August 12, 2005
Hiram “Harry” Bingham IV, a U.S. diplomat who risked his career to help save more than 2,000 of the world’s leading writers, musicians, and artists –most of them Jewish refugees– from the Nazis, will be honored on a U.S. postage stamp.
Bingham (1903-1988), a U.S. vice-consul in France under the pro-Nazi Vichy regime, secretly worked side-by-side with rescue activist Varian Fry until the Roosevelt administration halted their activity in 1941, by refusing to renew Fry’s passport and transferring Bingham out of France.
The U.S. Postal Service has announced that Bingham will be one of six U.S. diplomats featured on forthcoming postage stamps, chosen from among more than 50,000 stamp proposals that the Postal Service receives each year. He will appear as part of a six-stamp souvenir sheet honoring unique American diplomats, including the first black U.S. ambassador and the first woman U.S. ambassador.
The David S. Wyman Institute for Holocaust Studies, which has been publicizing Bingham’s story in schools, public programs, and the news media, strongly praised the decision to issue the Bingham stamp. Wyman Institute director Dr. Rafael Medoff said: “It is an act of historic justice that the U.S. government, which in 1941 interfered with Bingham’s rescue activity, is now publicly recognizing that Bingham was right, and, in effect, acknowledging that the Roosevelt administration was wrong.”
The stamp decision follows a five-year educational campaign initiated by one of Bingham’s sons, Robert Kim Bingham, whose efforts attracted nationwide interest and resulted in an outpouring of letters to the Postal Service. The campaign was endorsed by the American Foreign Service Association, a professional association of U.S. Foreign Service officers, as well as Members of Congress and the Connecticut House of Representatives.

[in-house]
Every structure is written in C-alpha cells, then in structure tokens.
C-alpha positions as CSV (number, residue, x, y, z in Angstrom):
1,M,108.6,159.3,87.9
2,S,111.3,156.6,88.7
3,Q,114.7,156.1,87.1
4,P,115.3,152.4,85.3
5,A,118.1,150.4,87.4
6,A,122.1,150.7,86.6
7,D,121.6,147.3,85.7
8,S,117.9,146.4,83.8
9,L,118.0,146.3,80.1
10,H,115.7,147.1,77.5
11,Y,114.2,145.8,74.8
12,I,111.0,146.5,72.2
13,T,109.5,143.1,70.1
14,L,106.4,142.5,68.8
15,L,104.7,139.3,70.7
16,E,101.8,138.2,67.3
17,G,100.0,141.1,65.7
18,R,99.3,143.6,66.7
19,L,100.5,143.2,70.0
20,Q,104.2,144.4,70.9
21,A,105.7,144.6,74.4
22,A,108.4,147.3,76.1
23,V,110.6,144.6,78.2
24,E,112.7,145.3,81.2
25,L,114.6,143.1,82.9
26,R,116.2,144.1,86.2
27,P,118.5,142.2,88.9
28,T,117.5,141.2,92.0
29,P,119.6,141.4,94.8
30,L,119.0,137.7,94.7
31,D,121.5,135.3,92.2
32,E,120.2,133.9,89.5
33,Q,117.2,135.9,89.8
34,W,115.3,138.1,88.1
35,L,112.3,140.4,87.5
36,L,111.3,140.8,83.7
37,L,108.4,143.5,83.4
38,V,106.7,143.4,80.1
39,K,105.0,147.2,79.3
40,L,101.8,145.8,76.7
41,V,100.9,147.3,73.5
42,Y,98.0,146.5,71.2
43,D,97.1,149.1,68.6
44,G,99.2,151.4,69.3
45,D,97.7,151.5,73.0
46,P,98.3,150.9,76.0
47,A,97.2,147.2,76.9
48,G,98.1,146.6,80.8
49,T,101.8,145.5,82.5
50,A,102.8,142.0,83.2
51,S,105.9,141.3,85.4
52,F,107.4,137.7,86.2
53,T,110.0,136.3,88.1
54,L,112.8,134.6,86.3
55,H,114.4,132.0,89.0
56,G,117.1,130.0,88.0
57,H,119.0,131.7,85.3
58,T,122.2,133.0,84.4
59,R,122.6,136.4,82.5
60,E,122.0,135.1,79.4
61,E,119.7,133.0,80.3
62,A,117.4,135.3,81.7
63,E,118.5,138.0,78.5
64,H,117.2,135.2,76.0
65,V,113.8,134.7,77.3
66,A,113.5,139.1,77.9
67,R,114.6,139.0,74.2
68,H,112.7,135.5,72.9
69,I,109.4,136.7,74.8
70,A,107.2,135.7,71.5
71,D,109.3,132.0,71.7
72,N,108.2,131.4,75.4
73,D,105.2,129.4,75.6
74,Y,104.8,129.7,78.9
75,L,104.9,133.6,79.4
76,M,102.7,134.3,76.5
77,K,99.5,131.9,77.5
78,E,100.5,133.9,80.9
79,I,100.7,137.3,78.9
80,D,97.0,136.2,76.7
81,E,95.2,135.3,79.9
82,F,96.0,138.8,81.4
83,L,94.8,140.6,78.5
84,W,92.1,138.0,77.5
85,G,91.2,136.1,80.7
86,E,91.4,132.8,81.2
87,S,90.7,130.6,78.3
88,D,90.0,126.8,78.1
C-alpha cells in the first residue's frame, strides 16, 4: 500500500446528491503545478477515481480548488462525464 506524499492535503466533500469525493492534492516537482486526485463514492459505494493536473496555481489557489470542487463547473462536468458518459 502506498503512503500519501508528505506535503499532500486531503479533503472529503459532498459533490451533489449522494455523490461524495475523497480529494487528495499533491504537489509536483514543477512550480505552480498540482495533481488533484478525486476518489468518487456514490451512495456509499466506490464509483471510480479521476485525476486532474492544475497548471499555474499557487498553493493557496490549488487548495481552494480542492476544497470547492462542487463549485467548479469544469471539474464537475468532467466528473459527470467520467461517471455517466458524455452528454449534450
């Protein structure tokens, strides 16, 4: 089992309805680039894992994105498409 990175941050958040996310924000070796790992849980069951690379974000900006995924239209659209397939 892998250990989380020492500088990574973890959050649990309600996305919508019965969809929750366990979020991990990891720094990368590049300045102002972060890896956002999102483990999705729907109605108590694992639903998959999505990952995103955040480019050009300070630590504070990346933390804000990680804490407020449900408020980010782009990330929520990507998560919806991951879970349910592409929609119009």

Bingham’s youngest son, Connecticut attorney William S. Bingham, will be a featured speaker at the Wyman Institute’s national conference in New York City on September 18, 2005, as will Bella Chagall Meyer, granddaughter of the artist Marc Chagall, who was rescued by Varian Fry and Harry Bingham. They will be joined by Varian Fry’s widow, Mrs. Annette Fry; the three will meet for the first time at the Wyman conference. A rare film clip of Chagall and Fry, made by Bingham at Chagall’s home in 1941, will be also be shown at the conference.
Bingham’s rescue work was almost completely unknown to the public until after his death, when William S. Bingham discovered a cache of documents about his father’s activity that had been hidden in an old linen closet in the family’s Salem, CT home. He is currently researching the story for a book and film projects on his father’s rescue work.
The Wyman Institute conference at which Bingham, Chagall and Mrs. Fry will appear, will be held at the Fordham University School of Law, 140 West 62 St., New York, on Sunday, September 18, 2005, from 10 am to 5 pm; for more information, please call 202-434-8994.